back to the tidal bore

Note: This is a continuation of the account of our recent trip to Nova Scotia.

Some of you may remember a post which I wrote about the tidal bore, as seen from Maccan Tidal View Wetlands Park last year. We returned this spot again on August 31st. A visit to the park to watch the bore has become another of our traditions when traveling in Nova Scotia. Even without the bore, it’s an interesting site. There are wetlands with several ponds where waterfowl may be observed. A path leads along the surrounding dyke and through a small woodland area. It’s a great place to see dragon and damselflies, spiders, bees, and a host of other creatures. On this visit, I photographed quite a few spiders, but I’ll save them for a future post.

A tidal bore schedule is posted on a display board near the best viewing point (see above – click on it for a larger view). It is compiled and posted by a local resident, Gordon Boss, who has been observing the bore at this site for most of his life. We’ve met him on several occasions and have enjoyed his explanations of what we’ll see, how the tidal bore has been behaving recently, and his other interesting observations of the tides, weather and natural history of the area.

On this visit, Gordon said that we should see an excellent bore due to the proximity to the full moon. We weren’t to be disappointed. We’re quite sure that this was the best bore we had seen at this site. Above and below are photos looking upstream on the Maccan River from the tidal bore viewing area. It’s hard to get a feel for scale, but the height of the grass covered banks would be approximately 6 meters (20 feet) above the river bed. The river is actually wider than you might guess from the photos. I shot the above photo at about 1:30 p.m., just a minute or so before the tidal bore rounded the bend in the river further downstream. I shot the photo below at about 2:22 p.m., and the river was still filling. Gordon mentioned that the water level would be quite high that afternoon if we were to stay around. He said it was right to the top of the bank during one of the most recent high tides. As in the case last year, I shot a little .mp4 movie of the bore as it passed the observation point.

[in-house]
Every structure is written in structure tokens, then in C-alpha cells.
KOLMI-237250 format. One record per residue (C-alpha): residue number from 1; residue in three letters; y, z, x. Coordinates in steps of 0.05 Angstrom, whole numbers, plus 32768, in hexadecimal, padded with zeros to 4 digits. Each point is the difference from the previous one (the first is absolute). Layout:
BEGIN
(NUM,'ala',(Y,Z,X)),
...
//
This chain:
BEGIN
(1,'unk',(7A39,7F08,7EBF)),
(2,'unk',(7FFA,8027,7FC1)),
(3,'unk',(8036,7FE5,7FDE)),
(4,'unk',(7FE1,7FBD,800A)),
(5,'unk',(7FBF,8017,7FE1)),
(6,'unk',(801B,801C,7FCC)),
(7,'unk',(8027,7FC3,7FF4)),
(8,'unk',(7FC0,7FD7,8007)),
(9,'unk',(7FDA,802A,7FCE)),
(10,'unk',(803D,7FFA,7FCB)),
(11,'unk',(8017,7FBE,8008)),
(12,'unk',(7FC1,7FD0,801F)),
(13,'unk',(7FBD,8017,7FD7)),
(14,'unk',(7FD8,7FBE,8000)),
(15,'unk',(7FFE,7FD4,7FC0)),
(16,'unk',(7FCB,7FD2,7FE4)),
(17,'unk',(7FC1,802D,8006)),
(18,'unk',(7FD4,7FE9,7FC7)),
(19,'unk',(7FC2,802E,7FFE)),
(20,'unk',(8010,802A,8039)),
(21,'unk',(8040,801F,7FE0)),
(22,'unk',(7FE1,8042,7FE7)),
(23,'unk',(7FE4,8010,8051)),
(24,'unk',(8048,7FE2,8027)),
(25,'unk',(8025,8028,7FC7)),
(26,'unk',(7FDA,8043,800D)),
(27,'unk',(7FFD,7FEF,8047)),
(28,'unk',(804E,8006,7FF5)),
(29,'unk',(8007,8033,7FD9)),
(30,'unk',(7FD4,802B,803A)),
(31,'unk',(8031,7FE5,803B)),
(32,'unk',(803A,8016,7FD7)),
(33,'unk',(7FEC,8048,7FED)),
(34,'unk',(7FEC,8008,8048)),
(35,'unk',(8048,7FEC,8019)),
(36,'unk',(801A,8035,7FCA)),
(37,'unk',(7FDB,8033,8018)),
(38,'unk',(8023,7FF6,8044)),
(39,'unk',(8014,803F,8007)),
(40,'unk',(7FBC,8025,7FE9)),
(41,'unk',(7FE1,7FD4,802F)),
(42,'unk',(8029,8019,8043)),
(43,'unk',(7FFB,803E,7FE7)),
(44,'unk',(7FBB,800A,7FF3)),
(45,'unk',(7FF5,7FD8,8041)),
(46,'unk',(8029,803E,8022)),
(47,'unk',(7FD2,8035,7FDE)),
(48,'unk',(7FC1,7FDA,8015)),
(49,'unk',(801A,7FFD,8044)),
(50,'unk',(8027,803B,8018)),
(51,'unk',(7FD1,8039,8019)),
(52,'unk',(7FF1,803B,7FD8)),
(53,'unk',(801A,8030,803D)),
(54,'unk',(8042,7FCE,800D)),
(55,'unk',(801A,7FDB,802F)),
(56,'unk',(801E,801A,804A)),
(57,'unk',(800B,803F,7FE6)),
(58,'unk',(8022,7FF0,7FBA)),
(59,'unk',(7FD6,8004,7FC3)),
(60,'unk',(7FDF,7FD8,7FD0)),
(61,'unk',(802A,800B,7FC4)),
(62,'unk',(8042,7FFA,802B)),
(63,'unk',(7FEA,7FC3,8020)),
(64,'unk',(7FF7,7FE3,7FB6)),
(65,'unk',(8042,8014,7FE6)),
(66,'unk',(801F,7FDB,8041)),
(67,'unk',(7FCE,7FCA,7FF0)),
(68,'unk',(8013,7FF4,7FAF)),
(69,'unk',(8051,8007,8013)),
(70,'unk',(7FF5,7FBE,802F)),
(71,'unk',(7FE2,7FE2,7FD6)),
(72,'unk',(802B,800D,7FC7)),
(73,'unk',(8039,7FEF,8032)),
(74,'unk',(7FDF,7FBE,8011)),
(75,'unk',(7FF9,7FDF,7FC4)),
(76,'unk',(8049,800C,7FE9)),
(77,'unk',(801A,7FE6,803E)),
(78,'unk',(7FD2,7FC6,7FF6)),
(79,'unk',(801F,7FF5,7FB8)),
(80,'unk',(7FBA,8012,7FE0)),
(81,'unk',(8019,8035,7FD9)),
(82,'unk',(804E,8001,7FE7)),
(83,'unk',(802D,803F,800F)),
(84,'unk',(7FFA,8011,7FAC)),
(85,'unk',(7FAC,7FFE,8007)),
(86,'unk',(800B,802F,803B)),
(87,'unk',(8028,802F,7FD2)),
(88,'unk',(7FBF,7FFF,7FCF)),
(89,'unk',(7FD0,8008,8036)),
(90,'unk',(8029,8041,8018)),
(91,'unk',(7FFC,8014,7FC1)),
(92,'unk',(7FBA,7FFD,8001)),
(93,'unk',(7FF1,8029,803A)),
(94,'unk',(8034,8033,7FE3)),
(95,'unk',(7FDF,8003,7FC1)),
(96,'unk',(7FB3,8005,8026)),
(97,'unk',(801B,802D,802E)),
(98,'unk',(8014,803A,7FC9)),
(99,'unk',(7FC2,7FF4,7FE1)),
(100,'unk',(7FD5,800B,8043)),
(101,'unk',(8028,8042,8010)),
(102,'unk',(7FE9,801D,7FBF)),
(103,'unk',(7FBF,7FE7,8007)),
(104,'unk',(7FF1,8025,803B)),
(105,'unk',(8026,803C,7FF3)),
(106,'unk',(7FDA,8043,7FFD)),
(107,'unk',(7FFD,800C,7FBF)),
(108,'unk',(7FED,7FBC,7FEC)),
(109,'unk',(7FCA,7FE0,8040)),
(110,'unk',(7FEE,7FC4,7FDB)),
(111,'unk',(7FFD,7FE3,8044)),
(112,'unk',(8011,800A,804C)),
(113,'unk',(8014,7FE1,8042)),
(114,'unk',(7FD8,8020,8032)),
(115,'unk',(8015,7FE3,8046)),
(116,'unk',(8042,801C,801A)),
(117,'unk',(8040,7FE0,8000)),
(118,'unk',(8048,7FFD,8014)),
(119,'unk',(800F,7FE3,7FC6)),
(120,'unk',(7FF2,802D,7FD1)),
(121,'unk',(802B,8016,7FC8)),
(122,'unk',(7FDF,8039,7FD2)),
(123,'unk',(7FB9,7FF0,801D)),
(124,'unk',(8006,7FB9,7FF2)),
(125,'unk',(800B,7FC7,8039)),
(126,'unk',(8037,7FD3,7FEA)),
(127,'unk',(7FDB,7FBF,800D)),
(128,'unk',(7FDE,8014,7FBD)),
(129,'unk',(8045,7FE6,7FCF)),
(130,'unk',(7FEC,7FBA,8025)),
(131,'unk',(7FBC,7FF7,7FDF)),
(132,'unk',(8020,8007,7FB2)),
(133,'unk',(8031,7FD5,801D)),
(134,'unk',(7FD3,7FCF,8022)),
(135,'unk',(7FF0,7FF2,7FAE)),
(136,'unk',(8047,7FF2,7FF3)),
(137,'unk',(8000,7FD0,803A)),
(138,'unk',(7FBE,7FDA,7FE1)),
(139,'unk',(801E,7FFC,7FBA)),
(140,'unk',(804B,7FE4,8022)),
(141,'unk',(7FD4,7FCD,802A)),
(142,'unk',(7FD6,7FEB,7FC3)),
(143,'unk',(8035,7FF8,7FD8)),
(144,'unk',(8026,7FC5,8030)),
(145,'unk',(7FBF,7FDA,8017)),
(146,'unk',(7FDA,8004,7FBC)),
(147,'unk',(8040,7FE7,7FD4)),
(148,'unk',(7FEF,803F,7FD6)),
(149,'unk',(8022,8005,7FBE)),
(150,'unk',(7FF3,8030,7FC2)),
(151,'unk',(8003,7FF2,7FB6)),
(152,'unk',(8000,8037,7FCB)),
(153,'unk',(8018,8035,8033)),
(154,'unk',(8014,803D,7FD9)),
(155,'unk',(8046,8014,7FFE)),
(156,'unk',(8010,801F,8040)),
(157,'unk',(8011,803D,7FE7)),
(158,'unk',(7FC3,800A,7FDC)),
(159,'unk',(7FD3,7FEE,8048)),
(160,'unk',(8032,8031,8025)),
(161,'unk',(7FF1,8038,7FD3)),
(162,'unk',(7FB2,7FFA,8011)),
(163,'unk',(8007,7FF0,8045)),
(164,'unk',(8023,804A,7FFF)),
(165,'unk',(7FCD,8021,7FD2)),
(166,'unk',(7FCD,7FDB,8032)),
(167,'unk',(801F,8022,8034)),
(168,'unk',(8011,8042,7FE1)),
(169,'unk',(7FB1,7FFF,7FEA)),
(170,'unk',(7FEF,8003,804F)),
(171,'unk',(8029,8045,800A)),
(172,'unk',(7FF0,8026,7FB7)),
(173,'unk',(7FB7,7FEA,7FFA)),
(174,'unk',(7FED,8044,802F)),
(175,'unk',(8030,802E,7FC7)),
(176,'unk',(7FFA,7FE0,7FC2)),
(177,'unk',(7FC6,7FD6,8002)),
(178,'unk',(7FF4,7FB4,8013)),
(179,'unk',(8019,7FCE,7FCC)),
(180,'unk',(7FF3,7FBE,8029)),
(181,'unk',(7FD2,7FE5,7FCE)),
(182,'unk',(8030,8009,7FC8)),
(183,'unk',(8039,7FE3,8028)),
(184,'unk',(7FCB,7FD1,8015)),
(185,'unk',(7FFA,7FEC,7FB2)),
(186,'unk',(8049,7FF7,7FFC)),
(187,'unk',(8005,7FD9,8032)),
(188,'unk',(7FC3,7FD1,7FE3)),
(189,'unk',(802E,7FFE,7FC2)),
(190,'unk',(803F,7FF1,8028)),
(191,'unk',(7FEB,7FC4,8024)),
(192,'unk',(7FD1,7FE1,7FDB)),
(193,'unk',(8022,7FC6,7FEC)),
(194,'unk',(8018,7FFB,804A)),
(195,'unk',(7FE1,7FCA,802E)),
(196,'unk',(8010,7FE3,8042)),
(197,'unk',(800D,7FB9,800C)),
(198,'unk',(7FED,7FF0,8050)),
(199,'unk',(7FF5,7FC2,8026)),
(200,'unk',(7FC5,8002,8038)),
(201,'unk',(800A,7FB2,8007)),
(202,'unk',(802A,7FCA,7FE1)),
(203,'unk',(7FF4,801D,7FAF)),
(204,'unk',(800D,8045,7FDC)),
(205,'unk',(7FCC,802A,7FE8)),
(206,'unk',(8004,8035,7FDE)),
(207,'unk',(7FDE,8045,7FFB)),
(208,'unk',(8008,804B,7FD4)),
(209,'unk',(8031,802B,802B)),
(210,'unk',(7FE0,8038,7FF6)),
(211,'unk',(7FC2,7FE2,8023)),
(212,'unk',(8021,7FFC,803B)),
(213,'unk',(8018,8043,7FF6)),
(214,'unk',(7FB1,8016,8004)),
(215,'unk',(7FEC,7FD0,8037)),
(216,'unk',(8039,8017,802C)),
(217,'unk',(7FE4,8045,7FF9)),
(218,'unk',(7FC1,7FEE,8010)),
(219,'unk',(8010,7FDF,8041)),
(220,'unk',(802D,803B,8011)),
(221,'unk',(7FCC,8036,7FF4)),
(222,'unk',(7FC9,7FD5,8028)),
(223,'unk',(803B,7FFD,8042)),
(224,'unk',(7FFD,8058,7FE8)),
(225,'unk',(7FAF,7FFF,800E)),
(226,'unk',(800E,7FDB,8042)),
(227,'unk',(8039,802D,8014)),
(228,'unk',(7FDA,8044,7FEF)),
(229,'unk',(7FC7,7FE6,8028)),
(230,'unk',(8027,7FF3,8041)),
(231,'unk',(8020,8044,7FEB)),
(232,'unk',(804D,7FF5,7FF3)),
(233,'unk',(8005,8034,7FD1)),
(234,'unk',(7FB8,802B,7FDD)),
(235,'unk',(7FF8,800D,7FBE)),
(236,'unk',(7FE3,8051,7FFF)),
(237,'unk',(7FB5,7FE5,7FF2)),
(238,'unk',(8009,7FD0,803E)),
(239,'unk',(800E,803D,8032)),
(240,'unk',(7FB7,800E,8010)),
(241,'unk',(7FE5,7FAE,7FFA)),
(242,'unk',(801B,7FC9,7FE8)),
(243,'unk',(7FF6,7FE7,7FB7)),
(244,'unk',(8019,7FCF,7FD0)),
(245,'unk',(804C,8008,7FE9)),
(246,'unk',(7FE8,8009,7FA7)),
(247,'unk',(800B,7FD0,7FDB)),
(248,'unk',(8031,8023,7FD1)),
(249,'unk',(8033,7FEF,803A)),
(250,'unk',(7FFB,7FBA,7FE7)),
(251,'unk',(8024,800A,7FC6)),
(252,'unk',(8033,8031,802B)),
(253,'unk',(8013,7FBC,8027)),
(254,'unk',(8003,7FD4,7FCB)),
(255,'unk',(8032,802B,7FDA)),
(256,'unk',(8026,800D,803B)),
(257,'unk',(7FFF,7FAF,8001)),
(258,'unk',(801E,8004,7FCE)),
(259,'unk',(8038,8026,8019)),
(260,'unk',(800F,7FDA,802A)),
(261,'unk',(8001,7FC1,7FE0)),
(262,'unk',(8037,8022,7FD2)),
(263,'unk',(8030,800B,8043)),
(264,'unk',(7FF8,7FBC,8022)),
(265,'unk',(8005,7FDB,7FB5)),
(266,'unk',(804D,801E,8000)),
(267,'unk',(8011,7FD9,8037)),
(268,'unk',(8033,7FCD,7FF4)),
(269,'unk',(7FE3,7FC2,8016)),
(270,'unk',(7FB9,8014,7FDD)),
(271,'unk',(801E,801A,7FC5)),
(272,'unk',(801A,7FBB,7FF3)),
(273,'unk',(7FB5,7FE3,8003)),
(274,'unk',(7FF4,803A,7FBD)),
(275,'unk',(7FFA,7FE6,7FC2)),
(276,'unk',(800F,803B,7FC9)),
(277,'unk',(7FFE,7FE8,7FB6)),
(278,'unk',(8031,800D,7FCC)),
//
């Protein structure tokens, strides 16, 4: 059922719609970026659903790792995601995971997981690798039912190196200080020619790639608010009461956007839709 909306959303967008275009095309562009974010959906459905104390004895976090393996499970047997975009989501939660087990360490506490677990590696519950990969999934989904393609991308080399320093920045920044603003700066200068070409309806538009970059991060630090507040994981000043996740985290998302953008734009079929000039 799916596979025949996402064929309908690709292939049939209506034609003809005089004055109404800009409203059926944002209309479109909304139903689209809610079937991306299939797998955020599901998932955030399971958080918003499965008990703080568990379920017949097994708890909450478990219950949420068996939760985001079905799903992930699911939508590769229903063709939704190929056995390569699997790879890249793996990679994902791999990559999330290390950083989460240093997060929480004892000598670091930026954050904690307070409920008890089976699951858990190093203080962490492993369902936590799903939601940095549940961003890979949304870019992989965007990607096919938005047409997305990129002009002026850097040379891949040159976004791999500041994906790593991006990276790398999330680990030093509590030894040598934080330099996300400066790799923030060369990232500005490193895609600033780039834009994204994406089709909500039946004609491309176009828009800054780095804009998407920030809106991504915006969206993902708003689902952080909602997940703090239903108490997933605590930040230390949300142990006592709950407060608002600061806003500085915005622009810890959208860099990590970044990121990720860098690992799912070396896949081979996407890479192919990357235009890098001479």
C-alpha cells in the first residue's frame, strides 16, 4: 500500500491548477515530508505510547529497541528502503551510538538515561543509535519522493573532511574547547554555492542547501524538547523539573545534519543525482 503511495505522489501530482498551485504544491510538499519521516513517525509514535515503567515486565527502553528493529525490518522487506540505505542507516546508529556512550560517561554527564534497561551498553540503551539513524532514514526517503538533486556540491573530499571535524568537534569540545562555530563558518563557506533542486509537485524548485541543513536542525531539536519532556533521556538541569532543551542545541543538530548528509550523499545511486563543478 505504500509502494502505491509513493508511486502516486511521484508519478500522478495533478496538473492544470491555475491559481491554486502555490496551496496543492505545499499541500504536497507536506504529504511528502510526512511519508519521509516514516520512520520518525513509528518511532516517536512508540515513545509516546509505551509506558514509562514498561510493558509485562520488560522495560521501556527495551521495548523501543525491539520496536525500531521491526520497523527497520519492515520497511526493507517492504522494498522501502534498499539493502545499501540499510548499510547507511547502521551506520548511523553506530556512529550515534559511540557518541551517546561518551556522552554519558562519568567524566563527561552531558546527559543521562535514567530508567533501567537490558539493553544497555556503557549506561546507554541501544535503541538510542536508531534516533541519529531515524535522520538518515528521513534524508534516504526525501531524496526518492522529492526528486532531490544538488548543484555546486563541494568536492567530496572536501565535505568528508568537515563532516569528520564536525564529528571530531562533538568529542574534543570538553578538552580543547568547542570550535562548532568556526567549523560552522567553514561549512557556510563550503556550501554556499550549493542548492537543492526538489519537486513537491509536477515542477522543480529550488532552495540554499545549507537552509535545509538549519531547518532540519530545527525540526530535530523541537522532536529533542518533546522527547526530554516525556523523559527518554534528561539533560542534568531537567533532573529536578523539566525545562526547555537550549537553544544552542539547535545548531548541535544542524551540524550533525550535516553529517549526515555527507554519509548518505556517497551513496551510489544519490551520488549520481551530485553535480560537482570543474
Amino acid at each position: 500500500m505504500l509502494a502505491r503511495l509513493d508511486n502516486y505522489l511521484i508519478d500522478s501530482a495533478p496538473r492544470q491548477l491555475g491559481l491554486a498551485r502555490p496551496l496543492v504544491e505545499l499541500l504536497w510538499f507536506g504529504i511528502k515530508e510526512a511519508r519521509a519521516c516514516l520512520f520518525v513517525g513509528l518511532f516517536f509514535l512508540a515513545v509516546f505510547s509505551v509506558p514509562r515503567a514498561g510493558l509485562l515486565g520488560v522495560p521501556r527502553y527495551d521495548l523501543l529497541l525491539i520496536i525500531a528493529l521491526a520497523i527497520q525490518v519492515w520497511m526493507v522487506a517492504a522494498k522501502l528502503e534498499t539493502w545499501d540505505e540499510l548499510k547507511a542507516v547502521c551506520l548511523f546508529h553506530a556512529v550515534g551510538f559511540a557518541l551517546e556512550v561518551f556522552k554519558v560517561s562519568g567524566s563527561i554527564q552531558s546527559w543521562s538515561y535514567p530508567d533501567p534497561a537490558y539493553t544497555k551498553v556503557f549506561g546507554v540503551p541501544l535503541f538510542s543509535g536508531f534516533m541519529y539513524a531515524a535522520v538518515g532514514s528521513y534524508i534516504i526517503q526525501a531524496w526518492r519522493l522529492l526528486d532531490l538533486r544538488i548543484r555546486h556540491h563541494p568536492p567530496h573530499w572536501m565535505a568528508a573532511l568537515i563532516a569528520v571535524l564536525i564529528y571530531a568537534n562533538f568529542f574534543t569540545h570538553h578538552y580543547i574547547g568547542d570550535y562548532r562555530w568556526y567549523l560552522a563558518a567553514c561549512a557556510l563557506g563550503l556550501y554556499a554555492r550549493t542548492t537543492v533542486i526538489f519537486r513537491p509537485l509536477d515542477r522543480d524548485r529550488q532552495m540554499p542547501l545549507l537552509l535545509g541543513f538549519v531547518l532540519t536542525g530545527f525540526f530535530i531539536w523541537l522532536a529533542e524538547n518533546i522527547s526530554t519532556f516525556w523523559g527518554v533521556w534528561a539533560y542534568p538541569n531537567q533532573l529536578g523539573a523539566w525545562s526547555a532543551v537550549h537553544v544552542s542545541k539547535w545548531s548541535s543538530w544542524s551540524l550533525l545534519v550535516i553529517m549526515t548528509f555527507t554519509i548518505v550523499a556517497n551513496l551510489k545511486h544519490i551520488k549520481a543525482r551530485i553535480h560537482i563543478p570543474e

Again, it’s hard to get a feel for the scale, but there is *a lot* of water rushing past. You can see the ferocity of the waves as they occasionally slosh against the shoreline. After the bore passed by, we continued to watch the river for some time. There are occasion bursts of wildly undulating wave activity when the water will suddenly seem to boil up in some part of the river for a few long seconds. Also, wood and other debris often passes by, flowing upstream at quite an awesome speed. It’s really quite an exciting thing to see.

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No Responses to “back to the tidal bore”

  1. Rick MacPherson Says:

    i’m so jealous…
    i did the nova scotia trip only once while living in northern maine many years ago… despite best intentions, i never got to see a tidal bore… i was however quite fortunate to experience the pt barnum-esque magnetic hill…

  2. robin andrea Says:

    That is spectacular, bev. Love the video. It really captures the intensity of the wave. A great phenomenon.

  3. Dave Says:

    Does anyone ever surf the bore?

  4. bev Says:

    Rick – I don’t remember if I was ever at the magnetic hill, but we’ve seen tidal bores several times at a couple of locations around the Bay of Fundy. They’re always quite fun to watch.

    robin – That was a particularly nice tidal bore wave. I liked how the two outside parts of the wave were so strong and seemed like they were dragging the center along with them.

    Dave – I’ve never heard of anyone surfing the bore around the Bay of Fundy, but no doubt it’s done. I just took a quick look online and I guess tidal bore surfing is a popular sport with a certain group of surfers. Here’s one website that I came across. One thing that is quite popular at Fundy is rafting the tidal bore at the Shubenacadie River. Here’s a story about it. When we were passing over the bridge at Maitland on this trip, a couple of rafts were just returning from a tour.

  5. Wayne Says:

    Wow. Glad you made the pilgrimage again!

    Tidal bores just fascinate me, and that particular one is certainly stupendous. Doesn’t surprise me a bit that there is a contingent of borers!

  6. bev Says:

    Wayne – It’s always enjoyable to make that particular pilgimage. You would most definitely enjoy watching the bore at this location as there’s such an excellent view as it rounds the bend in the Maccan River.

  7. Dave Says:

    I’ve met some crushing bores…lol….

  8. bev Says:

    Dave – I’m told these would be rather crushing bores if one were to get in the way!

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